They’ve certainly proved with this super-sized production that they have the team to pitch something!

 

With more than #800cats on stage in the Brisbane Convention Centre, including a heap from the Sunshine Coast (and you know I know that drive! Well done, Mums and Dads!). At times it felt like we were caught in a musical epic about the bubonic plague, as hundreds and hundreds of cats swarmed into the space, looking for the first few moments more like rats than cats, upon a ship’s deck, which indeed, seemed to be where we were meant to be. That’s right. No garbage heap here. I actually overheard somebody explaining to his companion that the original had been staged on a rubbish heap and I was suddenly reminded that THERE ARE PEOPLE IN THE WORLD WHO HAVEN’T YET SEEN CATS. I KNOW.

 

I remember the first time I experienced CATS, at QPAC’s Lyric Theatre in 1989 (the Australian and New Zealand tour), in which Trevor Green played Skimbleshanks to great acclaim. We were sitting next to Trevor on opening night of Harvest Rain’s CATS and I thought I noticed the same consternation on his face that I too was feeling during Skimbleshanks the Railway Cat, as the pace began to lag a little. Perhaps it was a trick of the light; Jason Glenwright’s rock star lighting design is a show unto itself! Anyway, what I remember most about that first experience was that the cats actually came through the stalls, purring and climbing all over us! Also, we were allowed on stage at Interval to see the set up close. Unheard of! Years later, Sam played Old Deuteronomy in a local production with Nathanael Cooper as Munkastrap. (Nathanael would probably prefer you didn’t know about that but I’m telling you because he did real GOOD!), and I’ll never forget my first singing teacher, Judy, who wore face paint and cute little cat ears to sing Memory at a closing night party at our place in Buderim. I think it was after a very successful Buderim run of Waltzes From Vienna.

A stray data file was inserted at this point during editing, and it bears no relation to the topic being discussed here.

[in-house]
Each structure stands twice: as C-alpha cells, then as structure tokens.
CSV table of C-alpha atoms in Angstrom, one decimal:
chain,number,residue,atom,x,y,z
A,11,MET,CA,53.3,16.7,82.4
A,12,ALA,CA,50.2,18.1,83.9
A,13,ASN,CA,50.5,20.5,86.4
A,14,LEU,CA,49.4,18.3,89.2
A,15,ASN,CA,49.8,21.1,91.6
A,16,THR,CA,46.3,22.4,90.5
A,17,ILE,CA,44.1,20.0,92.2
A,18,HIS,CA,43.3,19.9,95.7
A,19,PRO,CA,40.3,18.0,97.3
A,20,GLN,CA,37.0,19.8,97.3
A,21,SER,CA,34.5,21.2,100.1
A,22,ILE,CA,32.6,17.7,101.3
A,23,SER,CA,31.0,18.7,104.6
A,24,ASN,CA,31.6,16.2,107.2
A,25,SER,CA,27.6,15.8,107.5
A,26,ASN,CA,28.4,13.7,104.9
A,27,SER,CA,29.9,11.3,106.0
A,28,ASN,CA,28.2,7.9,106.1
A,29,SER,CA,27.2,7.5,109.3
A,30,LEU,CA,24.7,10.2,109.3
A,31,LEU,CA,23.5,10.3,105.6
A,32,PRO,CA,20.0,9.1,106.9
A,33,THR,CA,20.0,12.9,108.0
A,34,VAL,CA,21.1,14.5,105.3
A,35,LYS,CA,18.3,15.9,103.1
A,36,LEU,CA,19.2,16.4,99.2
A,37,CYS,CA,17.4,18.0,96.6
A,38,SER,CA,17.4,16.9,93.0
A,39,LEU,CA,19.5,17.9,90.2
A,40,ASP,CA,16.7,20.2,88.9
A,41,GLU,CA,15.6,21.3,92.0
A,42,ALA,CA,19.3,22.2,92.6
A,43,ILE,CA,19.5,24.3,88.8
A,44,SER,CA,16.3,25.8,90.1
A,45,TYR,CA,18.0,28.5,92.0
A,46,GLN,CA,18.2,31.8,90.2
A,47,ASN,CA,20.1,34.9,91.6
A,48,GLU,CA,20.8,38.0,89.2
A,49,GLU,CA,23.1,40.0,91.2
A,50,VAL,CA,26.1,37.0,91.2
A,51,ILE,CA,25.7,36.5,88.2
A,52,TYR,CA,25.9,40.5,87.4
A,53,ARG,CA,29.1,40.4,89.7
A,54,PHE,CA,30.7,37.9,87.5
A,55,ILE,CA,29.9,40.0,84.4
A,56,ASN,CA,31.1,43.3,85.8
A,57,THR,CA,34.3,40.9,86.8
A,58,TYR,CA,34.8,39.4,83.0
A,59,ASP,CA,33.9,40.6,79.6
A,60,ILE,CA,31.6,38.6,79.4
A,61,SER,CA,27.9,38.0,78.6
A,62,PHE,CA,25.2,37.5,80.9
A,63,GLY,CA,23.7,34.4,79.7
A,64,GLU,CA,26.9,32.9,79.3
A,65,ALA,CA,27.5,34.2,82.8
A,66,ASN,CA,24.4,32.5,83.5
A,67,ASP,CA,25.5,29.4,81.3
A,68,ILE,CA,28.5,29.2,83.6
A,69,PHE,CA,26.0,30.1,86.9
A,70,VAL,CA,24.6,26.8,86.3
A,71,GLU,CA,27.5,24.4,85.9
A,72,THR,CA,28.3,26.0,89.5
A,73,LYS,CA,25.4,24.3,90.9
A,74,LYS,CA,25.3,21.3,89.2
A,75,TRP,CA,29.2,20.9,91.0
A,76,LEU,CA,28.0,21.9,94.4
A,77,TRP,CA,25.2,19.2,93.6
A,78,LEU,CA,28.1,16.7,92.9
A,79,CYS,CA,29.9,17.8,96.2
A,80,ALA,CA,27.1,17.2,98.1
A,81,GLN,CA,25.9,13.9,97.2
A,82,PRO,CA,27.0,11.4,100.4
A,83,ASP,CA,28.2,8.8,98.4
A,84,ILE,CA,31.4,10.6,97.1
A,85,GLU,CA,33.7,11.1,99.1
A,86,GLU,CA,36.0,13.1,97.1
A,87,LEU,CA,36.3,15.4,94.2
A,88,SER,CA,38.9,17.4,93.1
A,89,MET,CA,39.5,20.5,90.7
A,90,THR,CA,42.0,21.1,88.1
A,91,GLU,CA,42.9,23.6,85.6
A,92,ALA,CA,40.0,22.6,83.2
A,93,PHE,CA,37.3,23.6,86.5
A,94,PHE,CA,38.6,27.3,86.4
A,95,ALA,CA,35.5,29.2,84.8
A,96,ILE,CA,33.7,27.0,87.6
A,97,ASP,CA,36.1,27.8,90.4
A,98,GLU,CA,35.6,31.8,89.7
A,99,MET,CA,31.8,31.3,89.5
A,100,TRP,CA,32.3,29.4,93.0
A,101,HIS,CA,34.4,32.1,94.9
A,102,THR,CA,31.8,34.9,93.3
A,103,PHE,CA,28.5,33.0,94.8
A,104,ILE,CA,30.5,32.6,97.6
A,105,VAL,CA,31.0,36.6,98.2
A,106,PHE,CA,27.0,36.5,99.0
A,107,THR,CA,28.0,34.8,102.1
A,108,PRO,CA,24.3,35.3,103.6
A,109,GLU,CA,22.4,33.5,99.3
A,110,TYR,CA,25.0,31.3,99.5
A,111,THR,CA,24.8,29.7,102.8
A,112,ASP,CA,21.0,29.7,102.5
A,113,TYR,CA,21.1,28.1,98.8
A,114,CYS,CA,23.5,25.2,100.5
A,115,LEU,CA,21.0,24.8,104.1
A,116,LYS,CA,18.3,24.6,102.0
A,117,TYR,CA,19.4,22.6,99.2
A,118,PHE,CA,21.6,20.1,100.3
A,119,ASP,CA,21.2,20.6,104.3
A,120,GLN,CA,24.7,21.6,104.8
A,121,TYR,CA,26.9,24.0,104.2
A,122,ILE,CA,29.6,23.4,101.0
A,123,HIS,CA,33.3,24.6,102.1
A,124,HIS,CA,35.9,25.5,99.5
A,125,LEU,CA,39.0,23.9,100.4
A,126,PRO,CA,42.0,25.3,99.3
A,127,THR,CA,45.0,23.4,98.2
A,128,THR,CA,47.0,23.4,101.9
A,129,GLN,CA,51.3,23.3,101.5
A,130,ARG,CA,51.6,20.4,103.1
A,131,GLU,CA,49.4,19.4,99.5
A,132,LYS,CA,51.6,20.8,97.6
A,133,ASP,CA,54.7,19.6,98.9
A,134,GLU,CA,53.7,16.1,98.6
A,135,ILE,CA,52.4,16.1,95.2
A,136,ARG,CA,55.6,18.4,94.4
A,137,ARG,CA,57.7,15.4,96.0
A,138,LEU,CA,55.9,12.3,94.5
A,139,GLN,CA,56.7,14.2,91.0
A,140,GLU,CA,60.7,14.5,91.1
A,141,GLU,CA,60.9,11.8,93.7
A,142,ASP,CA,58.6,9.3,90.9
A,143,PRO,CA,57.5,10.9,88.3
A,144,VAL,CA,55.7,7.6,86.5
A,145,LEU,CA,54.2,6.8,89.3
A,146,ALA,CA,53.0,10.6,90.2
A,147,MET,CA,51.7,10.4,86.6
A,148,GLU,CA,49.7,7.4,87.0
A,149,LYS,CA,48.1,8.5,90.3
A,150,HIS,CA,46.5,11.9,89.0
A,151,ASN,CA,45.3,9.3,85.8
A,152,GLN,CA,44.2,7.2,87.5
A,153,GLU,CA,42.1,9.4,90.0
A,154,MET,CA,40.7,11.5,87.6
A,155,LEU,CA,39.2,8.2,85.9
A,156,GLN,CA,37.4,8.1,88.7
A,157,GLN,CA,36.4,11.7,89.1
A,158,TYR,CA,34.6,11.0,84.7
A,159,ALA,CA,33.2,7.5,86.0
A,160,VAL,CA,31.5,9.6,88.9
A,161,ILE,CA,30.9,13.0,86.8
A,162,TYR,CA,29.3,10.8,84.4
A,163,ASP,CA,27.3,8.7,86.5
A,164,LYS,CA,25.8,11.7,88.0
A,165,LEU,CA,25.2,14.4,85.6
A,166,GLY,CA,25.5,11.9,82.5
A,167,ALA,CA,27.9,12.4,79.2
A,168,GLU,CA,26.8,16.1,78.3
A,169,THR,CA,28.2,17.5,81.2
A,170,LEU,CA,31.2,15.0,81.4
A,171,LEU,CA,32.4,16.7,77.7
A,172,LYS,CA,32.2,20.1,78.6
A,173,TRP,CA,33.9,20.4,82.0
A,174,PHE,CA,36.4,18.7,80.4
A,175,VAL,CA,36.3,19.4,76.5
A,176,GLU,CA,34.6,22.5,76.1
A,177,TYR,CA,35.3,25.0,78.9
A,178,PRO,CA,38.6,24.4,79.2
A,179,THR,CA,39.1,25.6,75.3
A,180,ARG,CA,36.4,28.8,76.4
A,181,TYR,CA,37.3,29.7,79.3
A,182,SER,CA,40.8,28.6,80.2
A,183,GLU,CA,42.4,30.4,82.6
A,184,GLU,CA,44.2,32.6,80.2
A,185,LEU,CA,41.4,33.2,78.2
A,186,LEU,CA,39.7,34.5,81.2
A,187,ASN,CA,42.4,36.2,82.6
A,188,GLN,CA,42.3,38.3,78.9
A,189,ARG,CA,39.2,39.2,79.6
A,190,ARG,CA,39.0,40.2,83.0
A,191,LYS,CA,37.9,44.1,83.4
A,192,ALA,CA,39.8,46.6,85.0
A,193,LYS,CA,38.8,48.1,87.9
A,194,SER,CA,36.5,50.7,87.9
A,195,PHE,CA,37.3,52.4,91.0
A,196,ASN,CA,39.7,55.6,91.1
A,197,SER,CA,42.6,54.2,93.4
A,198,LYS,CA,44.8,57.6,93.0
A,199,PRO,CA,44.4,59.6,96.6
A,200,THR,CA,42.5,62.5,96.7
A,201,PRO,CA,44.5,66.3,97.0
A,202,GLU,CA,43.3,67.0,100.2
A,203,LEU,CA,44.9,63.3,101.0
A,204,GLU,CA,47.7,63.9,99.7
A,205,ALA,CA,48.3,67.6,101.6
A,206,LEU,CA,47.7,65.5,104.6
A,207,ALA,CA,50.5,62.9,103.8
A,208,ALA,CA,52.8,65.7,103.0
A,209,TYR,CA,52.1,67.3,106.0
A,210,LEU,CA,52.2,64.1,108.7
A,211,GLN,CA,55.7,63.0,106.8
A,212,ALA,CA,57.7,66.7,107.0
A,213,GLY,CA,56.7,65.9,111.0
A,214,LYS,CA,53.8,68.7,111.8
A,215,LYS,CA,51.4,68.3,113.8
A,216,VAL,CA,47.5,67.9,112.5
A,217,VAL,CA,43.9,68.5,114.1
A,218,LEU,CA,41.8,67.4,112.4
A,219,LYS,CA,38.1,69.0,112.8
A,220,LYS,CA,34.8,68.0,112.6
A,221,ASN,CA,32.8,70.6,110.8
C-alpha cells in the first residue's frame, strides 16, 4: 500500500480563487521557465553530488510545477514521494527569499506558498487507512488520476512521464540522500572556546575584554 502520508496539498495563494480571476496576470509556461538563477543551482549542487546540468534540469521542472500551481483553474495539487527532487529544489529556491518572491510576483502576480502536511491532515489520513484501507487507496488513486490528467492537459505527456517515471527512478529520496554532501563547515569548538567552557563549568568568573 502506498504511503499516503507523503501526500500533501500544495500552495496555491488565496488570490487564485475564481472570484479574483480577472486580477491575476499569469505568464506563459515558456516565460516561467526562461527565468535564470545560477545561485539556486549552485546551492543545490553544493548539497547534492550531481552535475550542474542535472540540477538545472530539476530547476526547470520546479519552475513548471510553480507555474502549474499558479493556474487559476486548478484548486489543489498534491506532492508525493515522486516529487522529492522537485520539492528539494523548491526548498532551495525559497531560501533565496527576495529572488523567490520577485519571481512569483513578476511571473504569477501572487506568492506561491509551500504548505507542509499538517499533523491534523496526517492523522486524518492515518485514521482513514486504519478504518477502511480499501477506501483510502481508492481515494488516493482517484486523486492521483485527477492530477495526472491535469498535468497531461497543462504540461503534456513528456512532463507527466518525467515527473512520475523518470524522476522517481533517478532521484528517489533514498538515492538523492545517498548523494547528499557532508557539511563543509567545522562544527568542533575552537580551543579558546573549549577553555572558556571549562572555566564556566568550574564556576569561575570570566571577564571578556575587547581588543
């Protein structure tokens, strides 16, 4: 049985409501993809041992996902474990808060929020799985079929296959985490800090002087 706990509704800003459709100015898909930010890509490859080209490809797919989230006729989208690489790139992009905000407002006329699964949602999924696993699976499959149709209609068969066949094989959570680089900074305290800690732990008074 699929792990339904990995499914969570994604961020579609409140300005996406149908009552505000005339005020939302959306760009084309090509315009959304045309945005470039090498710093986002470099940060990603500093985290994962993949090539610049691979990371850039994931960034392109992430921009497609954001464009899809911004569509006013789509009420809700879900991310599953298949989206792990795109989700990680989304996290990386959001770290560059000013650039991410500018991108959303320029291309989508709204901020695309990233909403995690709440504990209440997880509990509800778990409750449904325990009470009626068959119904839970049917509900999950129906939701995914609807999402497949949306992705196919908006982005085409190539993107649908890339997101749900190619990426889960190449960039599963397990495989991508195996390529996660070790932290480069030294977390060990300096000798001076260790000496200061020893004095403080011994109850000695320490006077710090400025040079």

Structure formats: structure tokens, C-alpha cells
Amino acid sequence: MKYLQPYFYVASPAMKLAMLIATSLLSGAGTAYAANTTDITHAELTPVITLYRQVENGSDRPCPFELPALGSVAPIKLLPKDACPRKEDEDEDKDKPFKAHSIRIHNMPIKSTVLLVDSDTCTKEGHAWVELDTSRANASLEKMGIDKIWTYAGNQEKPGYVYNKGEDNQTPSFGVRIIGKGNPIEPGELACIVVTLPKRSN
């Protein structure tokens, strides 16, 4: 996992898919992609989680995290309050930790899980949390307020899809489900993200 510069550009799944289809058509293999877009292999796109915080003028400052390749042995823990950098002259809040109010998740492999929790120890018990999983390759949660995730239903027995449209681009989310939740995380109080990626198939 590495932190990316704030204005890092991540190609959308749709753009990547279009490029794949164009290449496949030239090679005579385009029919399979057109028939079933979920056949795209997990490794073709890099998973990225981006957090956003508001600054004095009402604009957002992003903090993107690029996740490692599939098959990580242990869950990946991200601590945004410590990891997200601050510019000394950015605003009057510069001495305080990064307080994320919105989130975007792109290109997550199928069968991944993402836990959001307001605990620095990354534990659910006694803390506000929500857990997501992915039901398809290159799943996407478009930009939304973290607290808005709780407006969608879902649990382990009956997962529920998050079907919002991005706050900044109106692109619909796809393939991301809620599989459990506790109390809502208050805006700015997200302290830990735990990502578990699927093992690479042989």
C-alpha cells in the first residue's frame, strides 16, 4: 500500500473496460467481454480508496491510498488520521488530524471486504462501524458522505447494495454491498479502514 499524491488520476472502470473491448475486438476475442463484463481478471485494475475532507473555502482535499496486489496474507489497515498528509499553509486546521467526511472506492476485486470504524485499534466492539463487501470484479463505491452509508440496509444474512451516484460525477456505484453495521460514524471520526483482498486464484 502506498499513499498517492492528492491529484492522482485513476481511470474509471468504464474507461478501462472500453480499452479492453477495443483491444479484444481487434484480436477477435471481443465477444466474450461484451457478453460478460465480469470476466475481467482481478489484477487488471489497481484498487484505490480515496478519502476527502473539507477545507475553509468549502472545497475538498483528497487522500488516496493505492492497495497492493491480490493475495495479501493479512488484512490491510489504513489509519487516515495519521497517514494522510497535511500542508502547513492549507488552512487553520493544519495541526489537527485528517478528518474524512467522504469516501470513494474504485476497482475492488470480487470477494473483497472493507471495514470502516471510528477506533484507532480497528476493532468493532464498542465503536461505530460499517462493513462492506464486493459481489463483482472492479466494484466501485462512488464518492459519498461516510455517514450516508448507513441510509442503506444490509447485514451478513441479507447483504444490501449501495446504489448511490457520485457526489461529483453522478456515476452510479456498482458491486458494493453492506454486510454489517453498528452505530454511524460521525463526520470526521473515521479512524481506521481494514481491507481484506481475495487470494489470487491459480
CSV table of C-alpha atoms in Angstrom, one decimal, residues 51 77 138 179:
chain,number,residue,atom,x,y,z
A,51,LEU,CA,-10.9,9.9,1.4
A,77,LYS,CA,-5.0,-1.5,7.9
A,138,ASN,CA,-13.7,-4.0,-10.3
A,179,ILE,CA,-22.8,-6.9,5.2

These cats did not disappoint either, settling into various reposes upon the floor and on the stairs at points throughout the show when not dancing, keeping character all the while and delighting patrons with their cheeky grins and fabulously feline characters, upheld by all within my scope at least. Paired with the synchronised moggie moves of over 800 performers, including fifteen or more legit tap dancers, it’s a totes impressive effort!

 

MD Maitlohn Drew leads a confident lot of cat wig clad musos, and the music, which is usually easy to get sick to death of – c’mon, be real, it is – was actually really enjoyable. I even loved lots of little moments largely because of the music. Mostly, if I’m completely honest, I ACTUALLY LOVE CATS. I love CATS because of Sarah Brightman, Elaine Paige, Macavity the Mystery Cat and RUM TUM TUGGER. Unfortunately, HR’s Rum Tum (Ethan Jones) gave us more Ty Noonan than Mick Jagger and you know I’m a big fan of Ty’s stuff but it has its place, and it’s place is not in Lloyd Webber’s CATS. (WE LOVE YOU, TY!). That’s not to say that Jones disappointed anybody else on opening night – he was a hit! Mungojerrie (Callan Warner) and Rumpleteaser (Hannah Crowther), though a bit breathless, wowed us with their acrobatic song and dance routine and it’s testament to Harvest Rain’s training program that these two – two of the strongest of the core ensemble, along with Munkastrap (Dean Vince), Mr Mistoffelees (Stevie Bishop) and Jennyanydots (Astin Blaik) – are stand outs in terms of their performance flair, energy and vocal and physical prowess. (It should be noted that I felt Jones redeemed himself in his rich contribution to Magical Mr Mistoffelees). CATS is considered a dancers’ show, sure, but it’s a much more entertaining dancers’ show when the dancers can hold a tune and convey character.

 

Steven Tandy makes a delightful Bustopher Jones and a lovable Gus. Our leading lady of musical theatre, Marina Prior, is an apt choice for Grizabella, giving the famous role a beautiful blend of fragility and fallen grace, not to mention making a pristine appearance in her Wheels & Dollbaby at the after party.